Saturday, September 26, 2020

Gaming Ads: Online Services

These ads all involve early online services that tried to attract game players to sign up. I'm not sure how DWANGO worked but in most cases the ads involve companies that provided access to the world wide web rather than simply being a game hub like which I posted ads for in the SegaSoft album.The Facebook album will be a bit different and not be labeled as a "Gaming Ads" album. While it will feature all of the ads I post here, it will also include a variety of general ads from the likes of CompuServe, GEnie, and Q-Link.

Online Service albums: Facebook - Google Photos

Thursday, September 24, 2020

Year 4: September Update

Another slow month around here as far as new blog posts. I did do a small LEGO build on camera at the end of August which mostly went well. My plan that may or may not happen is to try and do a G.I. Joe week in early October in relation to the new video game. I'm also trying to take a mini-vacation of sorts within these busy months. It's been 2.5 years since I took more than one day off in a row from work and that was mostly for an important family obligation aside from the quick stop at Funspot. Next week I will be taking two whole days off! I'll be making a lengthy drive to do some hiking so it's not extra time to spend on the blog or videos.

Quite a bit has happened in the gaming world since August. We now know the Xbox Series X releases on November 10th alongside a lesser model named the Xbox Series S. I'm not so sure a Series S is necessary as it cannot even run Xbox One games with the enhancements they receive when played on Xbox One X. It will likely confuse consumers too but it does cost quite a bit less with the Series X retailing for $499.99 and the Series S at $299.99. Sony countered with a release date of November 12th and a price of $499.99 for the PlayStation 5 (PS5) while the digital version (no disc drive) is priced at $399.99. The new PS5 DualSense controller is $69.99 with Xbox controllers staying at $59.99.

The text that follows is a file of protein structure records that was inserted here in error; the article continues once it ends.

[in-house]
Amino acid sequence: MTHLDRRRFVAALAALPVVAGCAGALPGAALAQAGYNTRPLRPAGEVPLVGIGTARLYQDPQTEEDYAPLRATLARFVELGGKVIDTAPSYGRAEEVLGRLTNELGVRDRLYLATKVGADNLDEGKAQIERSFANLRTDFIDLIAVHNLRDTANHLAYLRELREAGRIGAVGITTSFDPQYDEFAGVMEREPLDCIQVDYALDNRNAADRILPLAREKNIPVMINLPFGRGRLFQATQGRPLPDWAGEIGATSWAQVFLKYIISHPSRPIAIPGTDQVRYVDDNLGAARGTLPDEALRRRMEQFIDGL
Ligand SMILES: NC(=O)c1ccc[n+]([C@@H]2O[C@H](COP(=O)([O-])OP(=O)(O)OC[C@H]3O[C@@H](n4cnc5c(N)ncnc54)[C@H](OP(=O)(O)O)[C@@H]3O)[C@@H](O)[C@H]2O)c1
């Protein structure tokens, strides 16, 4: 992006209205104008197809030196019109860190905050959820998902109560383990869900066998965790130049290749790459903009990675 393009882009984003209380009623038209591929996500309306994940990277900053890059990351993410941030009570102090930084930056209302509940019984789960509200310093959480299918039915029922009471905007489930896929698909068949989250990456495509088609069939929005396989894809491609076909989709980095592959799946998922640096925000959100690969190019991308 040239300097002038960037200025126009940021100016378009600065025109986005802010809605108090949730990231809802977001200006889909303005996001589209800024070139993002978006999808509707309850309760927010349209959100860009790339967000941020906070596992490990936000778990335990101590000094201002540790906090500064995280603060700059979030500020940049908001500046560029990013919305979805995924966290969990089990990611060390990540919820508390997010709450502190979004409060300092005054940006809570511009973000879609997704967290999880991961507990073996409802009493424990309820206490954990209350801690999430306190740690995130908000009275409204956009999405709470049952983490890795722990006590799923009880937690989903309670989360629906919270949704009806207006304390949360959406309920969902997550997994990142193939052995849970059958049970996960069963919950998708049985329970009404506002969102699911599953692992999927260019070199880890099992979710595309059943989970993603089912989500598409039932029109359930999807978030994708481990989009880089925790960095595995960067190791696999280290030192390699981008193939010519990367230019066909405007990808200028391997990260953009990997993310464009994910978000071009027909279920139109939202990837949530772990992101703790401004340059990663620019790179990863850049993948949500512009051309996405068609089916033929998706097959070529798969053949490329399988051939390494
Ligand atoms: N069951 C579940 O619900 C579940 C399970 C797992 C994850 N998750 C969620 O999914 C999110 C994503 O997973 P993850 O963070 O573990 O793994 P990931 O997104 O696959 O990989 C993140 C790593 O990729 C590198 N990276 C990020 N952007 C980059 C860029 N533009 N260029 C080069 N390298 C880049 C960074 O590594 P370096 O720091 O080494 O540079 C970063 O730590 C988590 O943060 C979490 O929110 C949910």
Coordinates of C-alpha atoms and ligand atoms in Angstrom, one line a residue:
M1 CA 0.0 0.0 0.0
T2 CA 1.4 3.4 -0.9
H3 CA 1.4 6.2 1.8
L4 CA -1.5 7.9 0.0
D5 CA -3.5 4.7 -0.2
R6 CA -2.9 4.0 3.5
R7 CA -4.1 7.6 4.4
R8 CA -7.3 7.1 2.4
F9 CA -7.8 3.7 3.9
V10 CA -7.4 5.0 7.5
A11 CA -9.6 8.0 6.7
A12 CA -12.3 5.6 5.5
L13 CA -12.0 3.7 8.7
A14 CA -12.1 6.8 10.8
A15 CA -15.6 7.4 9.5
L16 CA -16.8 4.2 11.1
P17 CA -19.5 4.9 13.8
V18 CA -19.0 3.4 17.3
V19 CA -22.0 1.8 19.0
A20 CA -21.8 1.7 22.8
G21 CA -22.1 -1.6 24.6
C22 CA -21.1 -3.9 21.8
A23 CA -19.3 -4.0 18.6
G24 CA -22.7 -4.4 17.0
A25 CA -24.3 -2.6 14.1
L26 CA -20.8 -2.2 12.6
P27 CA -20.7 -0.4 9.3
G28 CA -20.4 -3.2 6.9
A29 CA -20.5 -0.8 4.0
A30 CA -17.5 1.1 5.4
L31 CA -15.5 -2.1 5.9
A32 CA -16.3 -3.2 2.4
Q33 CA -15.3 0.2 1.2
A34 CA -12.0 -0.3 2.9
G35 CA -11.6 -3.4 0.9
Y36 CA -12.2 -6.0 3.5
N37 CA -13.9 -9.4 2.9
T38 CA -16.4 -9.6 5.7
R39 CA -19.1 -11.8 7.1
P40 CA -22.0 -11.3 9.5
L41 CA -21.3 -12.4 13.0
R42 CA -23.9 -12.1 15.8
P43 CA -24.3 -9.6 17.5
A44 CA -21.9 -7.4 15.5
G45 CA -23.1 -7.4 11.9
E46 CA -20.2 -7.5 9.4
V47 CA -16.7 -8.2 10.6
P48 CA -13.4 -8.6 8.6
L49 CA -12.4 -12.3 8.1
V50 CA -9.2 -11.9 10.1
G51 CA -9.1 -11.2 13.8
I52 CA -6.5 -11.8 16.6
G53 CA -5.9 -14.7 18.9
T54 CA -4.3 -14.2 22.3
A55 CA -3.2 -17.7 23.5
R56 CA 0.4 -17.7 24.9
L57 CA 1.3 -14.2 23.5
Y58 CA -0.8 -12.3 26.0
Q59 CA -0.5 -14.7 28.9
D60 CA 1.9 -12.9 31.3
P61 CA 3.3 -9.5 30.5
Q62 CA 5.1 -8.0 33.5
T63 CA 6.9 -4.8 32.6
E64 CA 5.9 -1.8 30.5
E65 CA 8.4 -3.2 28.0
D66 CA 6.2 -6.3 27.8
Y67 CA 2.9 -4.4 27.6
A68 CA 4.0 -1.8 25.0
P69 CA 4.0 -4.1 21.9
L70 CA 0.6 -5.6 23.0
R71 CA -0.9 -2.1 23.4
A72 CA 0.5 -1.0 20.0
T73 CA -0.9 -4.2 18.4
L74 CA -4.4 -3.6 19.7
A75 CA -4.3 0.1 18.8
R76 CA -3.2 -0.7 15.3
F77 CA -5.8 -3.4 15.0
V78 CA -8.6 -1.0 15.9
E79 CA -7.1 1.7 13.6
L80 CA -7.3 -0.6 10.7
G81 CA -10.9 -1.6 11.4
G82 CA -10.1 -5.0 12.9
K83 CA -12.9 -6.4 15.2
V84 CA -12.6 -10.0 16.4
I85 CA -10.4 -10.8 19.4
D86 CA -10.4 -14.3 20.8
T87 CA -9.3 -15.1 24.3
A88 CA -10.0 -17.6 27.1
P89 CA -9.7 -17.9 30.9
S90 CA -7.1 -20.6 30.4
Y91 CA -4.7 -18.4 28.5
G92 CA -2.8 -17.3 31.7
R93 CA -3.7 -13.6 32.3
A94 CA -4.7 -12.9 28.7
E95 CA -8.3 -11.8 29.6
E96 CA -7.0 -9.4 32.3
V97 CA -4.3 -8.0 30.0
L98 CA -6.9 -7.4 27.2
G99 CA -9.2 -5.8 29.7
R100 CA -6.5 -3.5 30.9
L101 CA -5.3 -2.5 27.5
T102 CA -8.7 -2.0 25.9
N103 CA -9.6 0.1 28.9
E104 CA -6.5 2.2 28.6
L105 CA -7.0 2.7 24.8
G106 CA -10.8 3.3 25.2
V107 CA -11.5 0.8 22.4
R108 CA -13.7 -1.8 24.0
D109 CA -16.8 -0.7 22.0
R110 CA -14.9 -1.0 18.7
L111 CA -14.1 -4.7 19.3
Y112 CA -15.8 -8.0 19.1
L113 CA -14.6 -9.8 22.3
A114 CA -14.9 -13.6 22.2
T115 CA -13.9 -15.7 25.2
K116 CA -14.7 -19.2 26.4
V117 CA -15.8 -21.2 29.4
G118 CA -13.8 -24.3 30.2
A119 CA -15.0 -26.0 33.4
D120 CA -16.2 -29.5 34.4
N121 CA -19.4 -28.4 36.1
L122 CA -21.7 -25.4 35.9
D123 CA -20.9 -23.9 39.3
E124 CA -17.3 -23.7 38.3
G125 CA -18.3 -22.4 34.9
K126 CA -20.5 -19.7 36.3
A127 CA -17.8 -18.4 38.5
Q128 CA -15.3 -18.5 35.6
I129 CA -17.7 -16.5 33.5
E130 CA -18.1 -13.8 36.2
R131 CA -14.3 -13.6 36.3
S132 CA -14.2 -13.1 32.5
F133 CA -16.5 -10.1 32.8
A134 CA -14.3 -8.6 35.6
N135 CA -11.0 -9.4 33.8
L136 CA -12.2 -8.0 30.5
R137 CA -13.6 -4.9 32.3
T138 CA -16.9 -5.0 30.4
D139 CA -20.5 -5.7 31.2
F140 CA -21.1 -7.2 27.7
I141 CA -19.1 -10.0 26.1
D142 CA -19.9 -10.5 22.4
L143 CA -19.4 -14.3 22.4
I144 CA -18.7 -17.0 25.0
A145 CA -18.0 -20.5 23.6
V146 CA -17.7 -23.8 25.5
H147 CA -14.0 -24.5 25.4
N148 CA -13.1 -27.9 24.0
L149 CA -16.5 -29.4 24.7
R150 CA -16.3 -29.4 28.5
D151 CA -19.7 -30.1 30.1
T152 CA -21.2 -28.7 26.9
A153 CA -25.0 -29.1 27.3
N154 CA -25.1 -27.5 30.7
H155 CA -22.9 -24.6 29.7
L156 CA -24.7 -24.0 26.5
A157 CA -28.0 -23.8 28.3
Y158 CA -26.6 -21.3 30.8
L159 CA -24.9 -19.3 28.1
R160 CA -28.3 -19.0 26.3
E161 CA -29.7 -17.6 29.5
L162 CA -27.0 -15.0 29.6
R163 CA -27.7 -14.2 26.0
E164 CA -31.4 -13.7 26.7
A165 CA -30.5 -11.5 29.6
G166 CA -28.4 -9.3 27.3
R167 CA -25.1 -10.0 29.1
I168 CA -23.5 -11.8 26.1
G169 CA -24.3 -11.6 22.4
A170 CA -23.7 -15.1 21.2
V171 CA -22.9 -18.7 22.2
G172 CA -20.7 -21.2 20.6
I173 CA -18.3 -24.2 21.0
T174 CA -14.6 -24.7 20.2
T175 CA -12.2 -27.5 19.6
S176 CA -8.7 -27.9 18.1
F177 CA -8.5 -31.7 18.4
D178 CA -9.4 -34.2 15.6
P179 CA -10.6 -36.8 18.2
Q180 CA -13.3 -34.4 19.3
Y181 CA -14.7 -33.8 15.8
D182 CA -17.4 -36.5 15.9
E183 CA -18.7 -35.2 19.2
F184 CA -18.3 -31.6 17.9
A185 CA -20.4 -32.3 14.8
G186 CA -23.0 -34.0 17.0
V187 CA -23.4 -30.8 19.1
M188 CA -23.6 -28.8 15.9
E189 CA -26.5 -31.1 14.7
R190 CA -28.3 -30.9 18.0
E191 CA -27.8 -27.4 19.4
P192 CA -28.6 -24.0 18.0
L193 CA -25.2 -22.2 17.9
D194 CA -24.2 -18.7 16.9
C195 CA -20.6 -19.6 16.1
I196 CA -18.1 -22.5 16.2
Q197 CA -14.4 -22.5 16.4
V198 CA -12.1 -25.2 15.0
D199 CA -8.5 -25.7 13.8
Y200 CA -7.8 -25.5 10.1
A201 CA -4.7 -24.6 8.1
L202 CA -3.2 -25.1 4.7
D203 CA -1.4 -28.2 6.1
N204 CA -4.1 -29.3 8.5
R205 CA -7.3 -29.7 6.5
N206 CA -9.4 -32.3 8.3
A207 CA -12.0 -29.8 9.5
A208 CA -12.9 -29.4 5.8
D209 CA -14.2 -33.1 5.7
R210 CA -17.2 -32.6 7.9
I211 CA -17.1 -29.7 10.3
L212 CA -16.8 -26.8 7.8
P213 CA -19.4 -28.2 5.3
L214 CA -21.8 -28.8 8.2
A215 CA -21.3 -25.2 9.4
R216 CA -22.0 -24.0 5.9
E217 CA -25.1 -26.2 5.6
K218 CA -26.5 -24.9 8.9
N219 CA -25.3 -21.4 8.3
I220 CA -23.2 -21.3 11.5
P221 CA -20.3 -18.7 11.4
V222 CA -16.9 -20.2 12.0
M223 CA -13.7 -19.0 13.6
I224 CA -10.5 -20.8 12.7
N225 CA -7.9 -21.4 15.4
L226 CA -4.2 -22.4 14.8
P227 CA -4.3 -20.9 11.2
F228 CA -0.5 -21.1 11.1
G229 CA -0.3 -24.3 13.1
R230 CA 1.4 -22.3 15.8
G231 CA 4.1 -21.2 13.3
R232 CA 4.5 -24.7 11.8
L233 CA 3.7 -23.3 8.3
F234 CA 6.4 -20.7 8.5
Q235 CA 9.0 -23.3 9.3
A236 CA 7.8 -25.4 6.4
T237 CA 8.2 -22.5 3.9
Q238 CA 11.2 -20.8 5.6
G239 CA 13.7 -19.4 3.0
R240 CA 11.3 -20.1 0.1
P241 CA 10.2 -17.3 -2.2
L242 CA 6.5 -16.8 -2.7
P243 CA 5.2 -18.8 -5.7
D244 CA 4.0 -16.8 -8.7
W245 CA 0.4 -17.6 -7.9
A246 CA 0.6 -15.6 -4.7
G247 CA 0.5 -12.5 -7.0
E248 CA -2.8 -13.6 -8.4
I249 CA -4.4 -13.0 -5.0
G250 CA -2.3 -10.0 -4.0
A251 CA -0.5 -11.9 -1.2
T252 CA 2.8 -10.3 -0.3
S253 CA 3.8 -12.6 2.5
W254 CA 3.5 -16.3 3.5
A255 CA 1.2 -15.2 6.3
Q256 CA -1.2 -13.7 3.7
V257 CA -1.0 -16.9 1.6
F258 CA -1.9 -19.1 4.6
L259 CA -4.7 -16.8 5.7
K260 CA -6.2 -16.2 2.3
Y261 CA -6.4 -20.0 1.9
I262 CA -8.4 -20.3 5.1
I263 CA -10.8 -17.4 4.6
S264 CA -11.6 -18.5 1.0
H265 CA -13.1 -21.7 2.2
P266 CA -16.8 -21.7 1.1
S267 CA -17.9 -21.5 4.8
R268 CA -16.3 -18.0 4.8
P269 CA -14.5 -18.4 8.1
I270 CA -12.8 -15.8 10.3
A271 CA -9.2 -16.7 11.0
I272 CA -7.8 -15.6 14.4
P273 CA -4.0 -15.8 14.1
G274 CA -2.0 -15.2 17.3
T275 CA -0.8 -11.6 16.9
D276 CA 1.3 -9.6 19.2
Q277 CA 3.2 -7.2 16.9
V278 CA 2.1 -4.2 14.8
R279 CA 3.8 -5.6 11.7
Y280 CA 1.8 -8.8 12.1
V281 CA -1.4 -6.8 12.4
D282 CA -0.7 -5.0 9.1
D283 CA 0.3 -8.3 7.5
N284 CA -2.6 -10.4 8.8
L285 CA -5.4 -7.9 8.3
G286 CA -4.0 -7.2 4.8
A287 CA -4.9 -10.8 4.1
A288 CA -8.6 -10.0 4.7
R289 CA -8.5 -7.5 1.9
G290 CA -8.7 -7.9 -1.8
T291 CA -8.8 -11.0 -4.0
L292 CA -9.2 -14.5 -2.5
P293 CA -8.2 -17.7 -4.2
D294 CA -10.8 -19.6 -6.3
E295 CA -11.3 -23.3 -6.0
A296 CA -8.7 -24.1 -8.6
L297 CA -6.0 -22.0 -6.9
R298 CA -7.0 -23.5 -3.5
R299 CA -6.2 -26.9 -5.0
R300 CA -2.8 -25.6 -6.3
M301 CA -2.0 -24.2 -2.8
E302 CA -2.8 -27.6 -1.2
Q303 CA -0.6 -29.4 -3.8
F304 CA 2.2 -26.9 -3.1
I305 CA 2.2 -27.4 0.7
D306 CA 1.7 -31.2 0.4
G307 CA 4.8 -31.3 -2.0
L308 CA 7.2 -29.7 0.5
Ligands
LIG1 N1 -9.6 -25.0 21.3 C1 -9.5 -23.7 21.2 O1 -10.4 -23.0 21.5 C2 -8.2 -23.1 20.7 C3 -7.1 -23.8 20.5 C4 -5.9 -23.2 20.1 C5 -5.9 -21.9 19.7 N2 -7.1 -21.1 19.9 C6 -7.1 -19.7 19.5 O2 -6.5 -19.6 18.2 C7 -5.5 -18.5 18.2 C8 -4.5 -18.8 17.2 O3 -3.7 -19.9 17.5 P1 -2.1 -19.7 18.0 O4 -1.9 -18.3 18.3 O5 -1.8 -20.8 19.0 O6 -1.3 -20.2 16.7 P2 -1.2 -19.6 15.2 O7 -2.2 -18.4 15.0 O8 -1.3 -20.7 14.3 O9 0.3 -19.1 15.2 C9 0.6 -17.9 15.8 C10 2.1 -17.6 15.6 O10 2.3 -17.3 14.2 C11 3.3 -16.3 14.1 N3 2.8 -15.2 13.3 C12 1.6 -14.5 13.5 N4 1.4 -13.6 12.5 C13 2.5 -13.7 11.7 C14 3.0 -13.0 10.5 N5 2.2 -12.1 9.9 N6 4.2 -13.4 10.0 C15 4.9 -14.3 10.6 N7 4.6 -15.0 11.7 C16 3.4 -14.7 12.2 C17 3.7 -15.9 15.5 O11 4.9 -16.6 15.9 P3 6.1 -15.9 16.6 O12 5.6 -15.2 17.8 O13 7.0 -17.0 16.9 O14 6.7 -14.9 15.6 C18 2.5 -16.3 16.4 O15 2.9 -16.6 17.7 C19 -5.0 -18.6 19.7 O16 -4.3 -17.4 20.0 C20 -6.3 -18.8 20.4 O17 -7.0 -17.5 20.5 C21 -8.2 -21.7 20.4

As expected, more next generation games are listing for $69.99, though I am surprised at the types of games hitting this price point. The PS5 launch titles Demon's Souls and Demolition AllStars are both $69.99. When I first wrote about likely game price increases I thought it would be for the big open-world style games, not remasters, arena combat, and sports titles (NBA 2K21). The games getting those prices feel as if they should be $59.99 or less. There is an ultimate edition of Spider-Man: Miles Morales that includes a remaster of the original Spider-Man game for $69.99 as well but the standard edition is only $49.99. Fortunately, the Miles Morales game will release on PlayStation 4 too. That's the only first-party launch title I'm interested in and I believe all the third-party titles I'd like to play are available for the current generation so thus far I'm not feeling the excitement for new console launches.